Budgeting for Marketing Activities – 5

Assumptions, B2B, budget, campaign, Marketing, Marketing Stamina, media, single target market

In the last 4 posts we started with nothing but a napkin and created a rough budget that you can spend every month so that you can hit your target of 10 leads.

While most people you talk to will say Maths is tough, here it’s the reverse. Making 5he budget using math is the easy part. But even if you spend $1600/- on Google or Facebook every month (to understandwhere this has come from, read the 4th part of the post on this topic) , you won’t get leads and you may end the year with no orders but $25000/- gone.

The reason for that , whether you’re using LinkedIn or Google or print ads, these are all only media at the end of the day. Someone has to respond to your ads. If no one responds to the ads then you don’t get the leads.

So you have to test for two things here – if the media is right and if the message is right. My assumption is that you have defined your single target market earlier. If not, then that will be the first step.

Not everyone is comfortable, or using the same media. Some people maybe more comfortable with LinkedIn and not okay with Facebook. In some cases the media you are wanting to use, may not have the ability to target the people who are in your Single Target Market.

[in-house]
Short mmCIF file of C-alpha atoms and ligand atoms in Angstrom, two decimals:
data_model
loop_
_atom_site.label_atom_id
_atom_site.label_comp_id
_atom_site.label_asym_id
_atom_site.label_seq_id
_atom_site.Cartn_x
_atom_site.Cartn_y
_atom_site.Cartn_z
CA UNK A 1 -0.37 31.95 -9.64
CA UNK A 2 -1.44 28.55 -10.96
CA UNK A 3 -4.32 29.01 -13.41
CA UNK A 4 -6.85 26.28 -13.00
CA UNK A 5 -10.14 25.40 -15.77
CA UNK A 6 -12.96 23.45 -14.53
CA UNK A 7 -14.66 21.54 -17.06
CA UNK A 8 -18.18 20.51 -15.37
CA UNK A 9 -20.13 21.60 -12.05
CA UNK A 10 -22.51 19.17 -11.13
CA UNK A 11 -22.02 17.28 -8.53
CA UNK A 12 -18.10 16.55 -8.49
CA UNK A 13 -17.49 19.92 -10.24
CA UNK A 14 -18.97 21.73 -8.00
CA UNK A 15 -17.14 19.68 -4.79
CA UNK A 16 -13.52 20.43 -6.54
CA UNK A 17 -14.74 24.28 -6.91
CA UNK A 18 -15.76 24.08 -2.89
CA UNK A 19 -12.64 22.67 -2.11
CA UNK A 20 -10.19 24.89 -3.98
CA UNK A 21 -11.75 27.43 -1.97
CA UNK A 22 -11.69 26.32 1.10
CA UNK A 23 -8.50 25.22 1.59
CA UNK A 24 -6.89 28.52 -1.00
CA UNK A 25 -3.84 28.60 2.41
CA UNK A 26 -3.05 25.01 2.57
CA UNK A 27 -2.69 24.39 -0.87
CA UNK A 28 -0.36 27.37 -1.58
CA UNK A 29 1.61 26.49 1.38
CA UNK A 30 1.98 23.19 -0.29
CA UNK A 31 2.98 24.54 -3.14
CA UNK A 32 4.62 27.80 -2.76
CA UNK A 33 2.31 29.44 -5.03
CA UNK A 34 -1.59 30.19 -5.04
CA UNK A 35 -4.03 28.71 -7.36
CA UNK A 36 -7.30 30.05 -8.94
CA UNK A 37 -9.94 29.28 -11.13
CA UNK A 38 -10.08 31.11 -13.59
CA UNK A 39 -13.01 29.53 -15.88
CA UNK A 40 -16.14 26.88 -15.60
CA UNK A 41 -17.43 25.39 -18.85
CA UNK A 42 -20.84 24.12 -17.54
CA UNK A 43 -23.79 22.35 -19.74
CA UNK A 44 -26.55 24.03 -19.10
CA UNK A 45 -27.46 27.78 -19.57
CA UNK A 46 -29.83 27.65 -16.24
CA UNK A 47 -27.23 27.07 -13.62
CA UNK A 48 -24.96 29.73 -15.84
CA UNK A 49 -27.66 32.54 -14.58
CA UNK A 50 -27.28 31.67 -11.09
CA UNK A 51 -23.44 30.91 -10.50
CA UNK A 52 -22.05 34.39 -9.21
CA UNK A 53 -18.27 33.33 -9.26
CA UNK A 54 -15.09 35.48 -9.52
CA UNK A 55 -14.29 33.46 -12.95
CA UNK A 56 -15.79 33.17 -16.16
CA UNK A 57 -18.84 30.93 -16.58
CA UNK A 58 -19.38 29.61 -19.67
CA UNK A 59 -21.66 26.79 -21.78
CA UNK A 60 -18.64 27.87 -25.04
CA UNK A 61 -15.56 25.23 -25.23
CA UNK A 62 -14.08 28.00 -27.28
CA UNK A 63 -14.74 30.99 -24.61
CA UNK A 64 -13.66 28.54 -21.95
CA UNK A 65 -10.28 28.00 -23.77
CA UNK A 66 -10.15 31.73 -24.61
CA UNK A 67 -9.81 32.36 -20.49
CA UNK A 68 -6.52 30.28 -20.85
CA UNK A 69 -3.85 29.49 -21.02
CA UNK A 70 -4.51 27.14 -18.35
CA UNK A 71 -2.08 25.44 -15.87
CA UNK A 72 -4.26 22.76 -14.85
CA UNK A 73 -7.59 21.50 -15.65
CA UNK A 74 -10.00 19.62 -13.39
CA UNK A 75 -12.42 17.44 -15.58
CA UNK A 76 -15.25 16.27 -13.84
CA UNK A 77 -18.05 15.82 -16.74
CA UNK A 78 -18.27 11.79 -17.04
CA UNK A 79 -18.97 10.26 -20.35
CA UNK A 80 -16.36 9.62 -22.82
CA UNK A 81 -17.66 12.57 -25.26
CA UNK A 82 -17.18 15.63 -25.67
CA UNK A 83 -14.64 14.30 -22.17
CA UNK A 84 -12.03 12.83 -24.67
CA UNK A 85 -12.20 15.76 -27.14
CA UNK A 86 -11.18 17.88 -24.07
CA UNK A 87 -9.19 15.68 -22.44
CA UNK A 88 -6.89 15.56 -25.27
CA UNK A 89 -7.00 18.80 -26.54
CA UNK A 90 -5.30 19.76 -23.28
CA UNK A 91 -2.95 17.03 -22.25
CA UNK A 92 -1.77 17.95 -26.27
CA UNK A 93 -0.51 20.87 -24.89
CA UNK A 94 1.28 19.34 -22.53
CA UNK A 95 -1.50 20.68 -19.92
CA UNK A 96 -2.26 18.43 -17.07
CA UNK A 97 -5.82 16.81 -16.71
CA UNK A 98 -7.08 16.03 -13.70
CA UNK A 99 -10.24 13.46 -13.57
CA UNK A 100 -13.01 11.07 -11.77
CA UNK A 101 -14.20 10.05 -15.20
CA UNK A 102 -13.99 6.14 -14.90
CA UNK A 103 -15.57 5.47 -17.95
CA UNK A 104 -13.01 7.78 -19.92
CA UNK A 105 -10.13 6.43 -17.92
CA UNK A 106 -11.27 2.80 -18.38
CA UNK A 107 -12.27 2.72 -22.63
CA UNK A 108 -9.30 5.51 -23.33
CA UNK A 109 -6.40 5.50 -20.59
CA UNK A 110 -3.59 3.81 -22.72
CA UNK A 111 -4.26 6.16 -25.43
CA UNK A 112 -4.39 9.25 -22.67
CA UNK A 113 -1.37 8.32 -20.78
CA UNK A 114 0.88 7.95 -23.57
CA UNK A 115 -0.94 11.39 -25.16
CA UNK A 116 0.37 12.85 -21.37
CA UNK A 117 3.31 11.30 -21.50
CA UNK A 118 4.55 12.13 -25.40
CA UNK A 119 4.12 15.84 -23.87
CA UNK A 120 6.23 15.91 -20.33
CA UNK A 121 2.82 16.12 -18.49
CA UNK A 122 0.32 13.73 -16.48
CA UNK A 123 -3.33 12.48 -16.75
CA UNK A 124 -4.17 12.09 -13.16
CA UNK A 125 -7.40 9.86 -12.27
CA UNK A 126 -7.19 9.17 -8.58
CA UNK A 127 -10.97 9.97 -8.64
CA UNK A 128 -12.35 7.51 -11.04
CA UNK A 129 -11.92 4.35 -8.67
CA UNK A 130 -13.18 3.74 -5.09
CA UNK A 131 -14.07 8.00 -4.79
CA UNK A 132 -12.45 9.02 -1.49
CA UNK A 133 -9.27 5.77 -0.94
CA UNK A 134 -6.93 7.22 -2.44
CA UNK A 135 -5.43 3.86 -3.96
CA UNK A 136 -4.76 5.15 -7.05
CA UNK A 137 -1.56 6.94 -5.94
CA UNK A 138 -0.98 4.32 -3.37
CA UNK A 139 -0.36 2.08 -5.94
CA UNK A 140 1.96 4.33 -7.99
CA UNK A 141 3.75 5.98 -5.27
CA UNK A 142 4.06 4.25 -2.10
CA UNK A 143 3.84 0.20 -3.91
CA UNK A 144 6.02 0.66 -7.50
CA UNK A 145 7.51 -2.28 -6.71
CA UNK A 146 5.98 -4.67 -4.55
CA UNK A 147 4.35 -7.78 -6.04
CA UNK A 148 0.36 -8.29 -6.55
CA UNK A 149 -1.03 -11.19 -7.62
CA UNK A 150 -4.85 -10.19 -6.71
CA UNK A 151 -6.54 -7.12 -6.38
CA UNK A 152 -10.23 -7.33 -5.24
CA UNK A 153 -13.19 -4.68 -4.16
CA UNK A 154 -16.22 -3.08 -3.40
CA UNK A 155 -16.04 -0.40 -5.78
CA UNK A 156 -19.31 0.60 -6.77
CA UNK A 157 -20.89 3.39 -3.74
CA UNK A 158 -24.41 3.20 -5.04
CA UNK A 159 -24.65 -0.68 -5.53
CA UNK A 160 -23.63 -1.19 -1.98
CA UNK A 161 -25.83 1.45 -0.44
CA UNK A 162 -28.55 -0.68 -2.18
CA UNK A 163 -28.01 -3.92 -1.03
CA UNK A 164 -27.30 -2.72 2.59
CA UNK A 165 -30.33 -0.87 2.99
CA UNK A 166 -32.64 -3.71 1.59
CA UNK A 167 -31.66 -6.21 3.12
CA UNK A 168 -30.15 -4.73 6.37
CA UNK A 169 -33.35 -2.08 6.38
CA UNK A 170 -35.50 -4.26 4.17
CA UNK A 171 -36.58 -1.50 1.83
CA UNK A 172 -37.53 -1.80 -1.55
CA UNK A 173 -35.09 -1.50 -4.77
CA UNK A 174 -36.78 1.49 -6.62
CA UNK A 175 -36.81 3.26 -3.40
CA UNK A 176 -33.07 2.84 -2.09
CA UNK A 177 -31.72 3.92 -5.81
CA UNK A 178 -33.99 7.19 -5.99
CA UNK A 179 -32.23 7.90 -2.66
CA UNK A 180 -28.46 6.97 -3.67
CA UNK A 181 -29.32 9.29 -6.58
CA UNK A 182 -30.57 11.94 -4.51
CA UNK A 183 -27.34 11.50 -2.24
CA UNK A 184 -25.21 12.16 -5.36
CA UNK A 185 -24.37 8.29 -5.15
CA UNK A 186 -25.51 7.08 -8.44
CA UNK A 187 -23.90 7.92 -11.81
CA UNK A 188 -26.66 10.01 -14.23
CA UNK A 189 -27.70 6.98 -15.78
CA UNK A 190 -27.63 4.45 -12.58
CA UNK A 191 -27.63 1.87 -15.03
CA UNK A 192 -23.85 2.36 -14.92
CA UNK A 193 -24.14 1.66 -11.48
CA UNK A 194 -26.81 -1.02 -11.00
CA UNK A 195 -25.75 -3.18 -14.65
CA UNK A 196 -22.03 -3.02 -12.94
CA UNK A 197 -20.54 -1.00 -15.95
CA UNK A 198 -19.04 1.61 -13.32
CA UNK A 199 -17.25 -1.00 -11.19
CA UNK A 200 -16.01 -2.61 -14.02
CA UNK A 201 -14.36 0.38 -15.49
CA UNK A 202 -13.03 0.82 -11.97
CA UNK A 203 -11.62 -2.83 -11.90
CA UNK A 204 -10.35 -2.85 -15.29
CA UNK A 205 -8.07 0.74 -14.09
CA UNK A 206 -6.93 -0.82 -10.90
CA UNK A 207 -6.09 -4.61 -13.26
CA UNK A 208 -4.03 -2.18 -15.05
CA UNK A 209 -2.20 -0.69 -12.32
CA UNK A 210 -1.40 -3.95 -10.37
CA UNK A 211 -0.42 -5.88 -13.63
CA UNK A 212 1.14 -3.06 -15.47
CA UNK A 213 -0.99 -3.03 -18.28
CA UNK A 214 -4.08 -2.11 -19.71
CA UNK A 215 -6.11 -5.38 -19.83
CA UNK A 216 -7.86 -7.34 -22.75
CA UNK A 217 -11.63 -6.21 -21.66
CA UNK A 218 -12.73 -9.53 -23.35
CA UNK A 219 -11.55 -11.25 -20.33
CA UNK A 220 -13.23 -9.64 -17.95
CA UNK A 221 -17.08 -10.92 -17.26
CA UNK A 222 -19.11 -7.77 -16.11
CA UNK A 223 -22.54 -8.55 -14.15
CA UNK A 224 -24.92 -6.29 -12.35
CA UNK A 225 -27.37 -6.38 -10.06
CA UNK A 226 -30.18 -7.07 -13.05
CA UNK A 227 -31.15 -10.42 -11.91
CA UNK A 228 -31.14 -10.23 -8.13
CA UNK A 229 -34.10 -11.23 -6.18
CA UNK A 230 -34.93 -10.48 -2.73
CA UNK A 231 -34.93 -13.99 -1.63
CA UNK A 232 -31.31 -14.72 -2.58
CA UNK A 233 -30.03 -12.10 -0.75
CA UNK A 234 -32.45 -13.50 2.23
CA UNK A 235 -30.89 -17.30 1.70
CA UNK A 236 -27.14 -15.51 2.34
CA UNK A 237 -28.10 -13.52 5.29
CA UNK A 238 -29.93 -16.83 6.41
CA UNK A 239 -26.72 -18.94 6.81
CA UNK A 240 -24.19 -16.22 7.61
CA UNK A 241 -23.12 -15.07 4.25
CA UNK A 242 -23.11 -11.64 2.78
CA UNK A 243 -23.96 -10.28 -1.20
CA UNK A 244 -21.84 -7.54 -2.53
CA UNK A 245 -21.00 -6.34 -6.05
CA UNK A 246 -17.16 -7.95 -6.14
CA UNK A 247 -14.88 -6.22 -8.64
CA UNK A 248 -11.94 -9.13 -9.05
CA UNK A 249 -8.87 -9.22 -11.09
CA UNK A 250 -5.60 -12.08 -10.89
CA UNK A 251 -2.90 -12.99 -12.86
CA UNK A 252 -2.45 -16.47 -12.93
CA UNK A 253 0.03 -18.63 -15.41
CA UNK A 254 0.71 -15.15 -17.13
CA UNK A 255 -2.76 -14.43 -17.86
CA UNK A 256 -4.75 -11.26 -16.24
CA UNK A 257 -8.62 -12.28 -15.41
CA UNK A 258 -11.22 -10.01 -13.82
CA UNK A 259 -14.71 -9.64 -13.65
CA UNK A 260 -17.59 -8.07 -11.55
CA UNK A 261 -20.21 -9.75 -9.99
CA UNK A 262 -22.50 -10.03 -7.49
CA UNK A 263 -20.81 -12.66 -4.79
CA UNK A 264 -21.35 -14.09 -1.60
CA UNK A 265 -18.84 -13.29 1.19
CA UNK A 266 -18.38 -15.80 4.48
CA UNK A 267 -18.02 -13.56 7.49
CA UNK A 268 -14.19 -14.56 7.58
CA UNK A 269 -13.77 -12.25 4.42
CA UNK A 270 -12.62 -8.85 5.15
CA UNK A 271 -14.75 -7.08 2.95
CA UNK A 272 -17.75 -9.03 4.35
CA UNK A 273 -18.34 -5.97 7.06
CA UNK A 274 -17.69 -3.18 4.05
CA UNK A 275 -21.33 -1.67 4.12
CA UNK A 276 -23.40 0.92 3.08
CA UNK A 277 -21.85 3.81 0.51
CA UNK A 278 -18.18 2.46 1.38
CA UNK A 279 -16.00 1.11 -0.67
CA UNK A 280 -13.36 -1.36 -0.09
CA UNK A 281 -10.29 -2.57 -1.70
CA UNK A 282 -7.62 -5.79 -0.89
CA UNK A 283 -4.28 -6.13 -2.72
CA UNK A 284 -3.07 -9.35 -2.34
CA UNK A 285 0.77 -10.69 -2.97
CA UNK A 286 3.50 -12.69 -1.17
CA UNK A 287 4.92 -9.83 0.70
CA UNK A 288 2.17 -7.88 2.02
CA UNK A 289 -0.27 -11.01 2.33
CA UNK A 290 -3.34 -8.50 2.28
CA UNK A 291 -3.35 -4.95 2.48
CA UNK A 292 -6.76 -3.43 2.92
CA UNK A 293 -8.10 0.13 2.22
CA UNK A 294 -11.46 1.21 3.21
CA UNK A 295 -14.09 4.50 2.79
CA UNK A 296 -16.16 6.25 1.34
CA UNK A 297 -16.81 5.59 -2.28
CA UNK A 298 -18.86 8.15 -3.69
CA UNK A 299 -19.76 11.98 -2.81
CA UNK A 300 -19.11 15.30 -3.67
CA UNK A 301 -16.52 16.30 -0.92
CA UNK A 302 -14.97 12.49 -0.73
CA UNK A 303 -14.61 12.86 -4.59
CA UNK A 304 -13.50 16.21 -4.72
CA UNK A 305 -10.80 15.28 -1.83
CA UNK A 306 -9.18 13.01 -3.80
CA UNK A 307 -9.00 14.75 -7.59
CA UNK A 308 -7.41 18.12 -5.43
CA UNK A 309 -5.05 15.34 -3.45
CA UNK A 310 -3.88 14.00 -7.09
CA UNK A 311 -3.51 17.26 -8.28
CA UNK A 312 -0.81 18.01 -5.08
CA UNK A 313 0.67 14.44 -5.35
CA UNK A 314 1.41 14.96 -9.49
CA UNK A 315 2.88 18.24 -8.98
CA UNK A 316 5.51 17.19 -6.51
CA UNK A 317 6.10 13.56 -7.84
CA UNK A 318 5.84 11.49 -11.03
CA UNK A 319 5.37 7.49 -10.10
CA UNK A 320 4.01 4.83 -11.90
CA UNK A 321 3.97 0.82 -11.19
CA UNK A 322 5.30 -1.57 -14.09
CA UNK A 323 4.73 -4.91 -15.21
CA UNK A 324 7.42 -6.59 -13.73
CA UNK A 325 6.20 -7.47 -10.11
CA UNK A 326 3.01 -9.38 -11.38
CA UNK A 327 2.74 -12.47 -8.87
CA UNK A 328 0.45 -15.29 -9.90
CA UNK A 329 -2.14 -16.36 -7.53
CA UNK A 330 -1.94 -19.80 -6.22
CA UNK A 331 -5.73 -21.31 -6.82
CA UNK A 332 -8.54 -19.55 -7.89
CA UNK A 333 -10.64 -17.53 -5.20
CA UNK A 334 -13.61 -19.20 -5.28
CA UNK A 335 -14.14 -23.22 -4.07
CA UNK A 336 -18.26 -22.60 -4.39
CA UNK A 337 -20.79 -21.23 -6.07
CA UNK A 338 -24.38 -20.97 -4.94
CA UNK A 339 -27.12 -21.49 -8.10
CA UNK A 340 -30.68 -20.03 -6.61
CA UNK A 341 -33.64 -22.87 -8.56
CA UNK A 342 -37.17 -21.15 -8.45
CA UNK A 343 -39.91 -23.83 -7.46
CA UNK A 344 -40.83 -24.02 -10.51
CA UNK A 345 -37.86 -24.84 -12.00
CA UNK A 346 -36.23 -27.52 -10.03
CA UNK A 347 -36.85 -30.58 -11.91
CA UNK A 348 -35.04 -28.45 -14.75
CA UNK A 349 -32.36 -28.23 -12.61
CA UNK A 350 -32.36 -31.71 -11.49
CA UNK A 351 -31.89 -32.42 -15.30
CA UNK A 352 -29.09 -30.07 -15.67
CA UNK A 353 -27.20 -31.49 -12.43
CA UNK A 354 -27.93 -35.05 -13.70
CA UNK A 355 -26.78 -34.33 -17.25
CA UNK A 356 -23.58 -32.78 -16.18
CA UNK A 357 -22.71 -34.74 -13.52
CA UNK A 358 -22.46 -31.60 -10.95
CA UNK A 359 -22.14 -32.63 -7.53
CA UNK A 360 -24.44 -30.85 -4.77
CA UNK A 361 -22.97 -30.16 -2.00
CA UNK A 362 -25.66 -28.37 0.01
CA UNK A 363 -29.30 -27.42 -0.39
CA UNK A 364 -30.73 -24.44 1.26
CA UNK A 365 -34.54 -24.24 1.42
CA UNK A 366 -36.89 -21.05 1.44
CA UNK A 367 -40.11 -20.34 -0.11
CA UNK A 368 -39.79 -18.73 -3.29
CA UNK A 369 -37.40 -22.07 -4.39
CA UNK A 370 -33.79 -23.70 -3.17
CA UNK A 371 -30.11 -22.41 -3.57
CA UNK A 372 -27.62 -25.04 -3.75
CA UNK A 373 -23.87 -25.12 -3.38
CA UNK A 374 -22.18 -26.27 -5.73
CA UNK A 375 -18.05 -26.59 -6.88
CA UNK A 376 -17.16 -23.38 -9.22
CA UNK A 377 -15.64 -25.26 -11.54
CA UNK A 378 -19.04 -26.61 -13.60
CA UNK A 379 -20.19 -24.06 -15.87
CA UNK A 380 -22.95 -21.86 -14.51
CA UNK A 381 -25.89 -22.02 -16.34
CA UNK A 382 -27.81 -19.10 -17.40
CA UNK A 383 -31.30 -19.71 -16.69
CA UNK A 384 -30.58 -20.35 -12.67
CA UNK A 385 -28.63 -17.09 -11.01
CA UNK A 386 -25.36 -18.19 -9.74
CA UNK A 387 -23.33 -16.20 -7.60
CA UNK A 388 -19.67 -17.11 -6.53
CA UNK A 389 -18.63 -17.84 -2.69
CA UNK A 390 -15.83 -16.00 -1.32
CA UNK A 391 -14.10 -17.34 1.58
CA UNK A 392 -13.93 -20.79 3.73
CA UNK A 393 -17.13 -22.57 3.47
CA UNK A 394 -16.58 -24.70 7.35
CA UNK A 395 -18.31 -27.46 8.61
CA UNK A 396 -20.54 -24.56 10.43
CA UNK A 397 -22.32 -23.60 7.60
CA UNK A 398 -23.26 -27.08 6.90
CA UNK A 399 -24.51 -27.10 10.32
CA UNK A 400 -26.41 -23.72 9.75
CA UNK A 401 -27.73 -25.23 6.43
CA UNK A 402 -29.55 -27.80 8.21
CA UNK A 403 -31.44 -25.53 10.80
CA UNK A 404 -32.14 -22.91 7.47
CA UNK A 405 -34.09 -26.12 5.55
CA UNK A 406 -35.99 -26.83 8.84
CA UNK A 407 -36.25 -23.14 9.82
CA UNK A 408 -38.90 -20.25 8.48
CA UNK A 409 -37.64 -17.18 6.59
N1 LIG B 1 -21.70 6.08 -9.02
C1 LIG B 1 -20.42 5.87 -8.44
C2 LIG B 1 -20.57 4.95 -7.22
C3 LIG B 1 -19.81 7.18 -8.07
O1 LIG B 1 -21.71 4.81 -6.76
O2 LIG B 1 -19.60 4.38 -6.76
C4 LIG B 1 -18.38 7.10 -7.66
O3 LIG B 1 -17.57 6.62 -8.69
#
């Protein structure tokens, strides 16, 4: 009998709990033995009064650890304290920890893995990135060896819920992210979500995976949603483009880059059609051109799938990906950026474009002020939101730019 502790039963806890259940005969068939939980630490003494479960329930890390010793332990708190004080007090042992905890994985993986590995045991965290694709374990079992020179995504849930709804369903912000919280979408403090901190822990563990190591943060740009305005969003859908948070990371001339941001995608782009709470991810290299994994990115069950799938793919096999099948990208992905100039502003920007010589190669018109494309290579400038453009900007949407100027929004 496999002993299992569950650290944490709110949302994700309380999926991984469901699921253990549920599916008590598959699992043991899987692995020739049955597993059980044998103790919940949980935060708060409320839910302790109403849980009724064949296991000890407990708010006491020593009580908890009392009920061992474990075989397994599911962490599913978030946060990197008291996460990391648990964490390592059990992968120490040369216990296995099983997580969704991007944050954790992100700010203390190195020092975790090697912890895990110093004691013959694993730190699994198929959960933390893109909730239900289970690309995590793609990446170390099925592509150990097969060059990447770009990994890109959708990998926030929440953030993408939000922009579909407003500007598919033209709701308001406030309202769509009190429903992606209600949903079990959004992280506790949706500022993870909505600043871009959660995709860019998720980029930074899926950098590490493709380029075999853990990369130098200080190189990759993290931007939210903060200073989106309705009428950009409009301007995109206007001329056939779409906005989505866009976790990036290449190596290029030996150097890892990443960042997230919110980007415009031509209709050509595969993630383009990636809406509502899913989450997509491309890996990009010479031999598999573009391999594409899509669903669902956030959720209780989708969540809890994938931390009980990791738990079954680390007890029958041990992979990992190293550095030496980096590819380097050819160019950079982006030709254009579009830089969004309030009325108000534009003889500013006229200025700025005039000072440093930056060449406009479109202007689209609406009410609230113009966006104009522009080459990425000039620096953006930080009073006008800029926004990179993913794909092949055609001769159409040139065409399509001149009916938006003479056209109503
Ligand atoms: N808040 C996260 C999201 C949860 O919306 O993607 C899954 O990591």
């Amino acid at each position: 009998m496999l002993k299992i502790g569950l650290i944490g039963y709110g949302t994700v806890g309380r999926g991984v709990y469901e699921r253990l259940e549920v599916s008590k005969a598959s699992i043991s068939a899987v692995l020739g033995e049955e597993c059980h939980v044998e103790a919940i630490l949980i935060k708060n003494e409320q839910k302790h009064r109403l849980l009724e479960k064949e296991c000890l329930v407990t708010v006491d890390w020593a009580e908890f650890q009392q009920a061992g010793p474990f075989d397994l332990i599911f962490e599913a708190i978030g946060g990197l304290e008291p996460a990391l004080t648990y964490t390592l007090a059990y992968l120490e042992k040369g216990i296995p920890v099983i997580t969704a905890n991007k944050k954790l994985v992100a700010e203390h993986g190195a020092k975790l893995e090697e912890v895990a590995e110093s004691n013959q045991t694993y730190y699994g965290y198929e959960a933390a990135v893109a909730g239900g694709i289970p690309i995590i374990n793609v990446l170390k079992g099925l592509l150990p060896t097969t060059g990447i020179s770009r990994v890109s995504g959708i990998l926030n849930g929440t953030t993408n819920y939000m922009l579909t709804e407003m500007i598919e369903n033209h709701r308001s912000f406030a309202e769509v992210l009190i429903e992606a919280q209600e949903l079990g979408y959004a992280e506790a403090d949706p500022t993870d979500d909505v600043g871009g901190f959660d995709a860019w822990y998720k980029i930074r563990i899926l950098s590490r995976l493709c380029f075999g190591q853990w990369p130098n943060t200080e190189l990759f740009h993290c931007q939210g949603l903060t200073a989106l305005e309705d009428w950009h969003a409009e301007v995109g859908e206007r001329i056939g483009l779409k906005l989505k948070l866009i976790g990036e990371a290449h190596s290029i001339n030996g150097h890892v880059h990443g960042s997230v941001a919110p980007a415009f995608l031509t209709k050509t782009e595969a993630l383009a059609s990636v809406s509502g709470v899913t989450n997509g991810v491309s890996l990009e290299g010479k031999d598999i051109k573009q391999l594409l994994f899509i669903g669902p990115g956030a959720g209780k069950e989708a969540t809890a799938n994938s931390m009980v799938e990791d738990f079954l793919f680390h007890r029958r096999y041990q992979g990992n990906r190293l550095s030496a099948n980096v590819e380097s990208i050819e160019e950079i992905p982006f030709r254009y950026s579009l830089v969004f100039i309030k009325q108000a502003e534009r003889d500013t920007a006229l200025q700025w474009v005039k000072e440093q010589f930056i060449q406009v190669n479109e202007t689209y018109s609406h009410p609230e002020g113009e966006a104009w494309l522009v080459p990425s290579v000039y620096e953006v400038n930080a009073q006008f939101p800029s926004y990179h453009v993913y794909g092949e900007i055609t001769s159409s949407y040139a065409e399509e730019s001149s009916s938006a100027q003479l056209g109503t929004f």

Next you have to test your ads to see what gets people to click or respond to an advertisement. You have to change them until you start seeing a response. Then you need to make changes keeping the one that’s getting you a response as the benchmark, or what is called as the “control ” in copyrighting circles.

In marketing there’s no such thing as failure, its all about experiments. So you keep testing various hypothesis till you are able to figure out the best combination of media and message for your market.

Till next time then.

Carpe Diem!!!

Finding the right market niche

Marketing, niche, single target market

Today I had an interesting discussion on choosing the right niche or the Single Target Market that I keep mentioning with one of my colleagues and she was not convinced on my logic. So I will throw this open to your comments. I will give my logic and my colleagues logic. In marketing there’s nothing right or wrong. The market decides. You try to go with as much common sense and logic.

We will discuss it by using an analogy of the Indian automotive market. The Indian passenger transport market for personal travel is primarily broken down into two wheelers and four wheelers. The two wheelers are scooters and motorcycles and then you have cars which start from 800CC engines all the way to the Bentley and Rolls Royce.

Suppose the product we have is a 1000CC engine car which is more expensive than the 800CC car (not our product) by almost 40%-100% and is more expensive than the general two wheeler by about 10 times.

So who should be the customer you should target. Someone who has an existing 800CC car and wants to upgrade in life because the car has got old or should we target the person who owns a scooter or a motorcycle and wants to upgrade in life because the family has grown and they can now afford to buy a car.

My suggestion would be to look at the person who already has a 800CC car and suggest our product as an additional car or an upgrade from the old car. My colleague’s logic was that there’s a much larger market which is driving two wheelers and if we can convince them to move to our product rather than to the 800CC car we would be able to target a much larger market even though it will be a tougher sale to crack